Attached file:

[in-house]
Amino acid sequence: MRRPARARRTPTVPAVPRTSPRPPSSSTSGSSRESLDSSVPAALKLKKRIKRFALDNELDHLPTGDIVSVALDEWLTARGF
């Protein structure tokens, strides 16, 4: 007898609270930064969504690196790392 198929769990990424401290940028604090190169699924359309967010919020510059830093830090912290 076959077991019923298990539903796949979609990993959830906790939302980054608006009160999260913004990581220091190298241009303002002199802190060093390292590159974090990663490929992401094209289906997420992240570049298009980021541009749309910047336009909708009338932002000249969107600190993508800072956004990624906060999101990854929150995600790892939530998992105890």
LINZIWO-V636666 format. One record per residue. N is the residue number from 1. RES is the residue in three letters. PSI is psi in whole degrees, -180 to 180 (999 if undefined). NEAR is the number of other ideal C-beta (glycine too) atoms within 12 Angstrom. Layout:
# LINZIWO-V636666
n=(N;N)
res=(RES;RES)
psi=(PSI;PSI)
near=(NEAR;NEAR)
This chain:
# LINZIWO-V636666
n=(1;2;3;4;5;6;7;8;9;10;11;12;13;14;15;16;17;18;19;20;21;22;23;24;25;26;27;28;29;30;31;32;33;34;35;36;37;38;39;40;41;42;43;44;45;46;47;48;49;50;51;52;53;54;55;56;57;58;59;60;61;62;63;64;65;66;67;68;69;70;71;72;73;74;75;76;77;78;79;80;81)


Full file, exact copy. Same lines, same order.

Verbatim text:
[in-house]
Amino acid sequence: MRRPARARRTPTVPAVPRTSPRPPSSSTSGSSRESLDSSVPAALKLKKRIKRFALDNELDHLPTGDIVSVALDEWLTARGF
């Protein structure tokens, strides 16, 4: 007898609270930064969504690196790392 198929769990990424401290940028604090190169699924359309967010919020510059830093830090912290 076959077991019923298990539903796949979609990993959830906790939302980054608006009160999260913004990581220091190298241009303002002199802190060093390292590159974090990663490929992401094209289906997420992240570049298009980021541009749309910047336009909708009338932002000249969107600190993508800072956004990624906060999101990854929150995600790892939530998992105890």
LINZIWO-V636666 format. One record per residue. N is the residue number from 1. RES is the residue in three letters. PSI is psi in whole degrees, -180 to 180 (999 if undefined). NEAR is the number of other ideal C-beta (glycine too) atoms within 12 Angstrom. Layout:
# LINZIWO-V636666
n=(N;N)
res=(RES;RES)
psi=(PSI;PSI)
near=(NEAR;NEAR)
This chain:
# LINZIWO-V636666
n=(1;2;3;4;5;6;7;8;9;10;11;12;13;14;15;16;17;18;19;20;21;22;23;24;25;26;27;28;29;30;31;32;33;34;35;36;37;38;39;40;41;42;43;44;45;46;47;48;49;50;51;52;53;54;55;56;57;58;59;60;61;62;63;64;65;66;67;68;69;70;71;72;73;74;75;76;77;78;79;80;81)